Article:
Infectious disease symptoms, treatment, and the possible ensuing complications are complex. When an infection is difficult to diagnose and/or a patient does not respond to treatment, the infectious disease expert is critical to success. If the infection is acquired while in the hospital, ID physicians will work with other hospital physicians to direct the patient’s care.
CDC Director Tom Frieden, M.D., recently stated, “New data show that far too many patients are getting infected with dangerous, drug-resistant bacteria in healthcare settings. The CDC reports on these “superbugs.”
Many of the most urgent and serious antibiotic-resistant bacteria threaten patients while they are being treated in healthcare facilities for other conditions, and may lead to sepsis or death. In acute care hospitals, 1 in 7 catheter- and surgery-related HAIs can be caused by any of the six antibiotic-resistant bacteria listed below. That number increases to 1 in 4 infections in long-term acute care hospitals, which treat patients who are generally very sick and stay, on average, more than 25 days. The six antibiotic-resistant threats examined are:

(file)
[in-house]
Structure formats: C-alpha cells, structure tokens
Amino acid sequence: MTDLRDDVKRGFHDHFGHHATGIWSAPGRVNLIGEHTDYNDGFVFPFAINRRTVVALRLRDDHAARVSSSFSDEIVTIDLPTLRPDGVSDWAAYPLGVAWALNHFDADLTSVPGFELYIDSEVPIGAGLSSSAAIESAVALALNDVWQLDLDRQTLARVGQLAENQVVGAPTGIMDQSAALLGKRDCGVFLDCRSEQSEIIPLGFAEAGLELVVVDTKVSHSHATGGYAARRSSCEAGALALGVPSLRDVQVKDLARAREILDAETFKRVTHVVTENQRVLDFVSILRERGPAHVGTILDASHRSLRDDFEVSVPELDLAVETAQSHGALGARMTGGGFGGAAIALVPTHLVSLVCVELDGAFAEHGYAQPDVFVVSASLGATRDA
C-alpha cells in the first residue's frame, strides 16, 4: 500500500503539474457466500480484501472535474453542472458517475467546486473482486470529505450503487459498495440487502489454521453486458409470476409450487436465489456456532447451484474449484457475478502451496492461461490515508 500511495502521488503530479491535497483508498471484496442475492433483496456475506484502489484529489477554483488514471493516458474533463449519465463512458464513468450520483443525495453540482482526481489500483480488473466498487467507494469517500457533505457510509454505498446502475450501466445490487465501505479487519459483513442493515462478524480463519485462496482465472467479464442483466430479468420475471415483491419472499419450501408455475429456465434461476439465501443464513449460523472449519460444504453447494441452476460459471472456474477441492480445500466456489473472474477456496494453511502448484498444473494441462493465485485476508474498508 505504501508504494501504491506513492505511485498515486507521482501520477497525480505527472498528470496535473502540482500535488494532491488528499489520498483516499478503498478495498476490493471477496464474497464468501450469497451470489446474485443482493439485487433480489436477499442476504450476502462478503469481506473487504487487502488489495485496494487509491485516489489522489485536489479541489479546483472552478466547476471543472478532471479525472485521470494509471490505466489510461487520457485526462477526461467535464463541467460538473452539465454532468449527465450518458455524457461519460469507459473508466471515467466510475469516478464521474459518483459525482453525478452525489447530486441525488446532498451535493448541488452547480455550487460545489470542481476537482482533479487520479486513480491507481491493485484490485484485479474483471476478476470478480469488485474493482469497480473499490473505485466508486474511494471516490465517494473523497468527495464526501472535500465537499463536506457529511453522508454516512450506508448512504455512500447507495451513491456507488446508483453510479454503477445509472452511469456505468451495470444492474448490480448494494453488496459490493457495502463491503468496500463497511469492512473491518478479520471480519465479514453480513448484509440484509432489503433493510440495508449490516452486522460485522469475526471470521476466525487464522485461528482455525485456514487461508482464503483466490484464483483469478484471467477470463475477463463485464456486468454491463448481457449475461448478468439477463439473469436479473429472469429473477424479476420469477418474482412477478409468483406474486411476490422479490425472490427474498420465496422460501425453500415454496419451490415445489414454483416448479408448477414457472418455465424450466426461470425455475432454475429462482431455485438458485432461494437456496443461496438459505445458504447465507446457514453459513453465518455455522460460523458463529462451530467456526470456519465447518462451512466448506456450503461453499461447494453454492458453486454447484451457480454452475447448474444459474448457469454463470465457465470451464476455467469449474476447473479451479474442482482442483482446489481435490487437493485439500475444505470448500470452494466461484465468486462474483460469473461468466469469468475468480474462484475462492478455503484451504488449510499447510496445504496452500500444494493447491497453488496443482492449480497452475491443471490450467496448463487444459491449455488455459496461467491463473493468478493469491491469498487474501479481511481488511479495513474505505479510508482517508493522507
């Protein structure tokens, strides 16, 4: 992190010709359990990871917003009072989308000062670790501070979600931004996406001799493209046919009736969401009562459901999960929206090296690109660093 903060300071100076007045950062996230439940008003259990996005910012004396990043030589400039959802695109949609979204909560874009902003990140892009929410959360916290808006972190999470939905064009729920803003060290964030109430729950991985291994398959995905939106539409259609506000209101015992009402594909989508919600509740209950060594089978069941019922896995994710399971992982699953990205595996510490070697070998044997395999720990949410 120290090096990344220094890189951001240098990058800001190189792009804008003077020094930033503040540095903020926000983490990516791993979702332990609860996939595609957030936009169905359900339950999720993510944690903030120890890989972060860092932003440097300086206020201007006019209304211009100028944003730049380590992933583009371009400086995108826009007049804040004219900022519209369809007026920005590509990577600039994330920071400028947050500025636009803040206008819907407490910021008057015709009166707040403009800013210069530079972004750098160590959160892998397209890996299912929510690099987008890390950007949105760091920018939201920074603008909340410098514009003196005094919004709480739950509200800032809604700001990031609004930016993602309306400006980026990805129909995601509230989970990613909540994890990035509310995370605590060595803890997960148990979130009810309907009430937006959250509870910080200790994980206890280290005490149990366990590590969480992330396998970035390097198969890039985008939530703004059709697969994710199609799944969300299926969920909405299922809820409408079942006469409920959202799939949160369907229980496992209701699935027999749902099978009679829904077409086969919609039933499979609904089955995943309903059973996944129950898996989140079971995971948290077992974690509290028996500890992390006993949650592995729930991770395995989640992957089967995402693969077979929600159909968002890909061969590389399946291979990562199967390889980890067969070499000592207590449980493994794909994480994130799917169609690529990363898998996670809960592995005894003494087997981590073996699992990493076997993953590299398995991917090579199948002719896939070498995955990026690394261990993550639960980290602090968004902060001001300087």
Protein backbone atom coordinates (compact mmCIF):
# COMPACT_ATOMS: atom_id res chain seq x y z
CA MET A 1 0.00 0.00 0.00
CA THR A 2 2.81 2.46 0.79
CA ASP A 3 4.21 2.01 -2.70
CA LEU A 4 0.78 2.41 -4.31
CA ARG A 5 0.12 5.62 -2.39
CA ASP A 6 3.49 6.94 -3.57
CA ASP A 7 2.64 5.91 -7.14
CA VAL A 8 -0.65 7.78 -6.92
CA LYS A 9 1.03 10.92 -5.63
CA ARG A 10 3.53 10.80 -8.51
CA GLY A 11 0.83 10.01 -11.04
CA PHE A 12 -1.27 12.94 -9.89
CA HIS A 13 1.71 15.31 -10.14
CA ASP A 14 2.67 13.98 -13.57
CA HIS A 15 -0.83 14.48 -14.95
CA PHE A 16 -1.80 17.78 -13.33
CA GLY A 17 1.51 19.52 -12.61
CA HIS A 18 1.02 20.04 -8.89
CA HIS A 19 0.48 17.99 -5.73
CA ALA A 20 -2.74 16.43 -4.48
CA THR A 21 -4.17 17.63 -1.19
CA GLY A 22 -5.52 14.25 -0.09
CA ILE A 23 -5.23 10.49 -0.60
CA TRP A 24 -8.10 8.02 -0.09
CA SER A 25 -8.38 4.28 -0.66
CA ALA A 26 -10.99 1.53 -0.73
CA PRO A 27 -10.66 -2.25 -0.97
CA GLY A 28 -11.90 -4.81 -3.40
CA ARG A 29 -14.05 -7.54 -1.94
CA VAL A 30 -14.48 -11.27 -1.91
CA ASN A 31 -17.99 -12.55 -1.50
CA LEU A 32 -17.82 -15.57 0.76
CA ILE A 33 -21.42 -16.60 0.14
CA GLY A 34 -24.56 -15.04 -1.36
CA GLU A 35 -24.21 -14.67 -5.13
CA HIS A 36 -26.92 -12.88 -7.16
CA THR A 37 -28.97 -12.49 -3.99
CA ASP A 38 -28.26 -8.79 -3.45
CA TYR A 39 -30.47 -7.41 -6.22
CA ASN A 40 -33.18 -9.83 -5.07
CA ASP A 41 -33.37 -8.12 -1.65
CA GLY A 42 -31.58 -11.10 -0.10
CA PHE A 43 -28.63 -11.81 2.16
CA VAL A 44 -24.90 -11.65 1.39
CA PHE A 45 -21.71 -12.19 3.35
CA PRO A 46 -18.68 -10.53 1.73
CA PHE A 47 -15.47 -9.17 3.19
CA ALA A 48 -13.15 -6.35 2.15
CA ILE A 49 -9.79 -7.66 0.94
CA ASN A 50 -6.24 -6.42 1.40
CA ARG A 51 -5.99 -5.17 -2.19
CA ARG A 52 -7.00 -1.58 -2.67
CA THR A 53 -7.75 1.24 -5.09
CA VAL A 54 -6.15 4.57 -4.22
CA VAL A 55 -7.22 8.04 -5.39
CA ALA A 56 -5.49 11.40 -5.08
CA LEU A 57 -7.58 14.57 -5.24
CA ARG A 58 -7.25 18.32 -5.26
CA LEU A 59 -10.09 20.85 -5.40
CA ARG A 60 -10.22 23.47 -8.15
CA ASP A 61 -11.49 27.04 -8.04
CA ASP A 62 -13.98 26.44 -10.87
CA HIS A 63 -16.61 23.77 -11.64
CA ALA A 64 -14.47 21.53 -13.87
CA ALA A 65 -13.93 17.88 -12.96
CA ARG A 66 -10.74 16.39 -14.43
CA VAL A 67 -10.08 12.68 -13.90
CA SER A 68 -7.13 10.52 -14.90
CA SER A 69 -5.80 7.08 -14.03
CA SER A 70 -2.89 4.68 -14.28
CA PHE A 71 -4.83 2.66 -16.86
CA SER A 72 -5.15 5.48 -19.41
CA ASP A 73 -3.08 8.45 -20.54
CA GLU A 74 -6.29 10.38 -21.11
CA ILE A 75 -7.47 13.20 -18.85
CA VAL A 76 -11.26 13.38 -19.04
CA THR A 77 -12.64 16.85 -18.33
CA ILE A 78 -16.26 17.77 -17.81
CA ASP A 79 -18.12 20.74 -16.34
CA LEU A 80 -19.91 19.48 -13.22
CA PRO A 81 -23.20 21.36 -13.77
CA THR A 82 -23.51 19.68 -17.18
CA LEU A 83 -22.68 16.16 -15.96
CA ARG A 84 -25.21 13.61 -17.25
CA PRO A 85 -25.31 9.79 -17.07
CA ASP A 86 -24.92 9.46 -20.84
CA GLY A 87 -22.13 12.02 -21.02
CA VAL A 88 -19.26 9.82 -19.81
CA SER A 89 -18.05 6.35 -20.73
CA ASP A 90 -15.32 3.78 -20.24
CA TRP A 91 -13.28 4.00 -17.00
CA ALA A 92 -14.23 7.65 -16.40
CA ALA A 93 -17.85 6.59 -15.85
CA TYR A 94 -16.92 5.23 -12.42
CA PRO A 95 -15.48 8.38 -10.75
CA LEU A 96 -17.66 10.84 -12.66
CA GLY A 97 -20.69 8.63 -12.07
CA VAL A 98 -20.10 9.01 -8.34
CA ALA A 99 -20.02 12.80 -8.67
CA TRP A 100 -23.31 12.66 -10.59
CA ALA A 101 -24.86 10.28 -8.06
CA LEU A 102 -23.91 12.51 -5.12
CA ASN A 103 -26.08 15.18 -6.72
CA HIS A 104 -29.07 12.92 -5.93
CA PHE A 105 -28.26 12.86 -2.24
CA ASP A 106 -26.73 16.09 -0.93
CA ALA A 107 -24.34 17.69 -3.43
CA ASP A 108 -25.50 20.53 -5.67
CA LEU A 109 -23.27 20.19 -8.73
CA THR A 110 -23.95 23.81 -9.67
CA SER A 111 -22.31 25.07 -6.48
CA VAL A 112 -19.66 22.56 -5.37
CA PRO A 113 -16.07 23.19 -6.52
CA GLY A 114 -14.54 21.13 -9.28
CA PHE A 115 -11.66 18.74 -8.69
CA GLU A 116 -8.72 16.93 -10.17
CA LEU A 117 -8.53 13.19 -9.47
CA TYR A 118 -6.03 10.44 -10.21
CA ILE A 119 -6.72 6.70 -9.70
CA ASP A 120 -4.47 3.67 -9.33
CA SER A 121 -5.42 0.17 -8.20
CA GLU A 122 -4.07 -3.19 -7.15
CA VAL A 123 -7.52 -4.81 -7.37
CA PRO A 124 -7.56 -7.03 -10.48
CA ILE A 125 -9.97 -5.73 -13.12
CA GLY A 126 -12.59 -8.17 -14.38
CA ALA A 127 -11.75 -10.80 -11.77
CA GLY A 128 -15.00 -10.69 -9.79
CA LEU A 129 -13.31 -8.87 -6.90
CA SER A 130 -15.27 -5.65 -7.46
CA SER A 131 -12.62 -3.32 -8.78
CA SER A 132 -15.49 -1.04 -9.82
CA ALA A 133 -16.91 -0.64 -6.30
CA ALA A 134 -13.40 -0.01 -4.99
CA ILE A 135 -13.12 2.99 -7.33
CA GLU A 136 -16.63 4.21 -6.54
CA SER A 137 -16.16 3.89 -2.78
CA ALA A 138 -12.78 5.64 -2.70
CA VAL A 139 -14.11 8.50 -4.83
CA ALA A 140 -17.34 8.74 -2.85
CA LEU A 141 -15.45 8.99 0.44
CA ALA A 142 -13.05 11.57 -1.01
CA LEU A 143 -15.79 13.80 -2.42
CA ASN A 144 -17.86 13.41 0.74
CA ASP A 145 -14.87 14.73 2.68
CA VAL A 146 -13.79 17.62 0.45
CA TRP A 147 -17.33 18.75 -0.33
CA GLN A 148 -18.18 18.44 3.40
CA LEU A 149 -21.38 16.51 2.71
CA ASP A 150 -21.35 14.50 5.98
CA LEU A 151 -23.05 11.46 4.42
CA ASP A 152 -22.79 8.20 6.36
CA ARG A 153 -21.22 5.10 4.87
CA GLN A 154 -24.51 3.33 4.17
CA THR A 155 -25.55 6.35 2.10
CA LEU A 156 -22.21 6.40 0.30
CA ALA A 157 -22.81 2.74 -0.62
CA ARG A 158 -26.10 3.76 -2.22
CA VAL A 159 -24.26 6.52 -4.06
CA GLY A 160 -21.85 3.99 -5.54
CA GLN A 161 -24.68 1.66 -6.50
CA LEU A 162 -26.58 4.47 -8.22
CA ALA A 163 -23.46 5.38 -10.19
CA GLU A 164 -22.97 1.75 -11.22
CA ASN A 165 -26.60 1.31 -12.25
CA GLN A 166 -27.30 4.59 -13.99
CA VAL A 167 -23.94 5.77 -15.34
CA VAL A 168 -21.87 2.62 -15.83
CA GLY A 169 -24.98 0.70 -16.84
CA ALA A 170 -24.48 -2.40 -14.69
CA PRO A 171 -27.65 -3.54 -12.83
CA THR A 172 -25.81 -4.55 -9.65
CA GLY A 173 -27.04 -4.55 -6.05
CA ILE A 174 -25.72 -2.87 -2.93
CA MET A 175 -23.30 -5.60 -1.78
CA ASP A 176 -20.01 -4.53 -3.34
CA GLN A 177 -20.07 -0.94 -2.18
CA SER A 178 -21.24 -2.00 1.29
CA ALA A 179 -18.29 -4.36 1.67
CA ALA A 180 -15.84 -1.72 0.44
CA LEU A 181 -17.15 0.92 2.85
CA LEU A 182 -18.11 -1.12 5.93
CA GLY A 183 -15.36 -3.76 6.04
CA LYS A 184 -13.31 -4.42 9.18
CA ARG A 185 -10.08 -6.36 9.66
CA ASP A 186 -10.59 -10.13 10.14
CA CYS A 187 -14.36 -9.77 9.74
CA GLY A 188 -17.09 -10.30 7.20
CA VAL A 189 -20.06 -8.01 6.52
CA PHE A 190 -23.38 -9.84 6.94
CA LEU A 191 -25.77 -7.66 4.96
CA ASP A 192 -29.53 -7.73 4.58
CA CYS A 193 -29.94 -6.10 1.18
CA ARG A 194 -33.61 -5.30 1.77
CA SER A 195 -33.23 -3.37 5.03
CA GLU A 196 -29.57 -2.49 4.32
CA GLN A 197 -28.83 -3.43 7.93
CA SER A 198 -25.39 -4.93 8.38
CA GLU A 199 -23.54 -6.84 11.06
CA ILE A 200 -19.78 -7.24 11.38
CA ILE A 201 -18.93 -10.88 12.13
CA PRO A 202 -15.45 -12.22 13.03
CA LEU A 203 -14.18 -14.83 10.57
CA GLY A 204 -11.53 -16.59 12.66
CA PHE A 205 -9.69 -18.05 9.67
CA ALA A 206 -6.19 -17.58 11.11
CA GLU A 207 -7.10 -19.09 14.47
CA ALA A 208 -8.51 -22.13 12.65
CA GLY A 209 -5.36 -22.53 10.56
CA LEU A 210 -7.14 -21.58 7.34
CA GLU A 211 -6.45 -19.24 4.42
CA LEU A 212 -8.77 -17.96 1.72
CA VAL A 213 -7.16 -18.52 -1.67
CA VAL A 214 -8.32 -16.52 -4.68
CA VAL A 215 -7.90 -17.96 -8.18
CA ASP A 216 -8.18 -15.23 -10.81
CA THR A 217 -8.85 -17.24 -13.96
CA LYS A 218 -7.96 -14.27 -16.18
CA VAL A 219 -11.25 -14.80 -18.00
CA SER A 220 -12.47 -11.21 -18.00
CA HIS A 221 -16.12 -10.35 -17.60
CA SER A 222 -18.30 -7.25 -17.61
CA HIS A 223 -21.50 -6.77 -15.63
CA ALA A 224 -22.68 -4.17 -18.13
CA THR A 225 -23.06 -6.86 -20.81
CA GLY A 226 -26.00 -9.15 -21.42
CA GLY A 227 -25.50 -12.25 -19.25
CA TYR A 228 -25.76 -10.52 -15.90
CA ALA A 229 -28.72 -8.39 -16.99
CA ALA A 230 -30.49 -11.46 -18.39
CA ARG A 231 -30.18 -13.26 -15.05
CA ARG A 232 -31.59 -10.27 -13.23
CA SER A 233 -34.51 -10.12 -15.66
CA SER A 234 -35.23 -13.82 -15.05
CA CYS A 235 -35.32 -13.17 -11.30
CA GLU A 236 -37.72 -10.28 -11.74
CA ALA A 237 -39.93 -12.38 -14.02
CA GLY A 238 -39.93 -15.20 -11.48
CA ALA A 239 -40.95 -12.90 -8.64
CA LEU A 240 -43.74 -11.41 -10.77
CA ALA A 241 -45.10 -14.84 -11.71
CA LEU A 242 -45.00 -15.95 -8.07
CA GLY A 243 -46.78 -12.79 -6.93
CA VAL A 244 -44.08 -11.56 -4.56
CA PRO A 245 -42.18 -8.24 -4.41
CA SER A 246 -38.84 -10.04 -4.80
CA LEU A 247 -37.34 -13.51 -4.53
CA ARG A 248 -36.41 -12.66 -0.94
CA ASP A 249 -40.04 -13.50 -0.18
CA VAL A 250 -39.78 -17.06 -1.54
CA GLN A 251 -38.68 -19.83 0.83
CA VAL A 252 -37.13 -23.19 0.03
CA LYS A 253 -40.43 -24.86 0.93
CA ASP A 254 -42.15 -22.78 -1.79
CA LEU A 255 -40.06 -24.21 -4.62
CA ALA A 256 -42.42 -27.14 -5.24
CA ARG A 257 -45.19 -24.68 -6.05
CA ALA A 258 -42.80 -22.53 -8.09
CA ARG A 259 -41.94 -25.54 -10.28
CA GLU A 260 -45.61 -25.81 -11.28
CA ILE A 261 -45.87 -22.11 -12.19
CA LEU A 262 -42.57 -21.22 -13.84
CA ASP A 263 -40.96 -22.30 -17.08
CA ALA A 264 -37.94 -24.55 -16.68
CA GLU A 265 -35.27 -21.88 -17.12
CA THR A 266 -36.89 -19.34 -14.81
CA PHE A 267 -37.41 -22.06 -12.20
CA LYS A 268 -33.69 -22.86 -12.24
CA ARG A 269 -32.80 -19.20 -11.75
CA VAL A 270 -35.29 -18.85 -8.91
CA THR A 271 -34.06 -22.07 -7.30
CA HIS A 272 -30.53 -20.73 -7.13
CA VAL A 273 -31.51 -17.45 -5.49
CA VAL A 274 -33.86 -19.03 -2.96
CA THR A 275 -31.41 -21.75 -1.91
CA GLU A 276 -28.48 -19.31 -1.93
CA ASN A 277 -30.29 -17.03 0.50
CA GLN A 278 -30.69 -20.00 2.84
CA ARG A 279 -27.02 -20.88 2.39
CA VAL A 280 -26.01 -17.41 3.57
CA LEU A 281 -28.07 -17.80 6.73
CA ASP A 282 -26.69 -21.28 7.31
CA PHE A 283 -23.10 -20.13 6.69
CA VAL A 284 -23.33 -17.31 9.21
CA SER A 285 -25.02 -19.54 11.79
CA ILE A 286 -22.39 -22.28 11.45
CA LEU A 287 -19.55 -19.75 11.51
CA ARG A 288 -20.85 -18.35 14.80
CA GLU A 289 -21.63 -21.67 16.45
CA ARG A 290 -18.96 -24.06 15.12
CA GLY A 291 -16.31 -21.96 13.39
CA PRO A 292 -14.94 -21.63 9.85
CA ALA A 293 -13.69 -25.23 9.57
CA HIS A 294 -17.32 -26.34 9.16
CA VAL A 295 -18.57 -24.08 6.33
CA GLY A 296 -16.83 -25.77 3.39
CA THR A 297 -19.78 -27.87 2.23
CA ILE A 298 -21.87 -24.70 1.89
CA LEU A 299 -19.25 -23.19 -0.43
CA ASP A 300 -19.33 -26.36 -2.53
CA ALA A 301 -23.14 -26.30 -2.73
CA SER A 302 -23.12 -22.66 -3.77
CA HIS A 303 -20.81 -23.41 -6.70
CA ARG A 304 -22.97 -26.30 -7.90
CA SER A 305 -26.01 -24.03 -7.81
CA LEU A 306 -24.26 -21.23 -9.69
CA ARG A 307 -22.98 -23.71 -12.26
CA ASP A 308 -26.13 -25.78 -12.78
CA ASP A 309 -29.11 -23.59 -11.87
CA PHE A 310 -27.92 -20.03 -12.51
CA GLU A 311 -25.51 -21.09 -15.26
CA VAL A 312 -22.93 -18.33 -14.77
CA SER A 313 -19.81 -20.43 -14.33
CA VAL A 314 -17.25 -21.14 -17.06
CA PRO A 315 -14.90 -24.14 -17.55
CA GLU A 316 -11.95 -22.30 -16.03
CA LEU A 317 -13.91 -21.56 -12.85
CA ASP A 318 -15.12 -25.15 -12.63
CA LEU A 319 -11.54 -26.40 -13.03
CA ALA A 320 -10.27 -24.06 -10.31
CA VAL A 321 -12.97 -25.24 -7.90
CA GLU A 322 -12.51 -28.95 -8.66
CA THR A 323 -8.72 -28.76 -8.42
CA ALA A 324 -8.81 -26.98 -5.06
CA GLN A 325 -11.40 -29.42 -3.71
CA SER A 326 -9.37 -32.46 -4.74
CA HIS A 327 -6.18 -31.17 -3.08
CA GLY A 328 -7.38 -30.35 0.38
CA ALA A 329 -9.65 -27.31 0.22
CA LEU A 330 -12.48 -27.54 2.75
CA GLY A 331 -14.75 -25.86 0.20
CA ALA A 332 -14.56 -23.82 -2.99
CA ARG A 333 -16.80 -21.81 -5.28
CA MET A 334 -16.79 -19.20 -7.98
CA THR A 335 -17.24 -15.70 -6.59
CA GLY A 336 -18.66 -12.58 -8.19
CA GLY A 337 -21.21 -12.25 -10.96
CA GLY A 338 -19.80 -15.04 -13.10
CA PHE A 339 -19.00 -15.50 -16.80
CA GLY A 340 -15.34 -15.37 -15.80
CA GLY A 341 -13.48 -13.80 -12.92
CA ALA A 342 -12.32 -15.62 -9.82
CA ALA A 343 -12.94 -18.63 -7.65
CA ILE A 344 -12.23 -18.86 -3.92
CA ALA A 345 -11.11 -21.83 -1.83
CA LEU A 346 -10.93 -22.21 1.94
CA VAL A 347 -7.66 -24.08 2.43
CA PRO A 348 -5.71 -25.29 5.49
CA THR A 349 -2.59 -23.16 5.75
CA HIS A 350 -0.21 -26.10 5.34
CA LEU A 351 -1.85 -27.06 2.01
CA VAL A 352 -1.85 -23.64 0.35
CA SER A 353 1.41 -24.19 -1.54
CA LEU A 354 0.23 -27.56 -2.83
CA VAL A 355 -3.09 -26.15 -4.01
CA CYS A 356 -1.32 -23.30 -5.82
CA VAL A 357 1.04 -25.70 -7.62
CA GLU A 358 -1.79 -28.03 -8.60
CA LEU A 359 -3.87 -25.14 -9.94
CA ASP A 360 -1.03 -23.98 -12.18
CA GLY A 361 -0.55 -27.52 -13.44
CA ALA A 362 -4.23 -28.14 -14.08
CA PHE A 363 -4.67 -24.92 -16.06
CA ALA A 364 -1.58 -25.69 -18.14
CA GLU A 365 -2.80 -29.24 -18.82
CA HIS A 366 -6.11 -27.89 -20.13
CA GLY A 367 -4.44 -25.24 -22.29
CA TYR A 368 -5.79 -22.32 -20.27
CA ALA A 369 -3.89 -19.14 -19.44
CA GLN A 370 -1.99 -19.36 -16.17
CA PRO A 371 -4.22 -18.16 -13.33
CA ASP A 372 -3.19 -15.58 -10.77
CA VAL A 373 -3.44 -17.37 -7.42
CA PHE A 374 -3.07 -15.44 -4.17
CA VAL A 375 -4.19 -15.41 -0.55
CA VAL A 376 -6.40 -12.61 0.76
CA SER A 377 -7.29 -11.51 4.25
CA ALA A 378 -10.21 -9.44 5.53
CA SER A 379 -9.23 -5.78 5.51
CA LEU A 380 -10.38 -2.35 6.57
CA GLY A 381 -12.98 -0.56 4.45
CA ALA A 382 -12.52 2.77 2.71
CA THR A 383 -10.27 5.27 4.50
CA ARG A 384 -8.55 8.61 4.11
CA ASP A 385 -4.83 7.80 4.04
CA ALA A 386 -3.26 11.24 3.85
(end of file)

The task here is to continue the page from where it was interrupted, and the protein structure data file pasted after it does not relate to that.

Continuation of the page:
Carbapenem-resistant Enterobacteriaceae (CRE)
Methicillin-resistant Staphylococcus aureus (MRSA)
ESBL-producing Enterobacteriaceae (extended-spectrum β-lactamases)
Vancomycin-resistant Enterococcus (VRE)
Multidrug-resistant Pseudomonas aeruginosa
Infections spread in a hospital setting have long been a problem. Litigation concerning standard of care and causation in the area of infectious disease requires a top tier legal team. This team must include the expert witness with the credence that is earned with university professor credentials and full time clinical experience.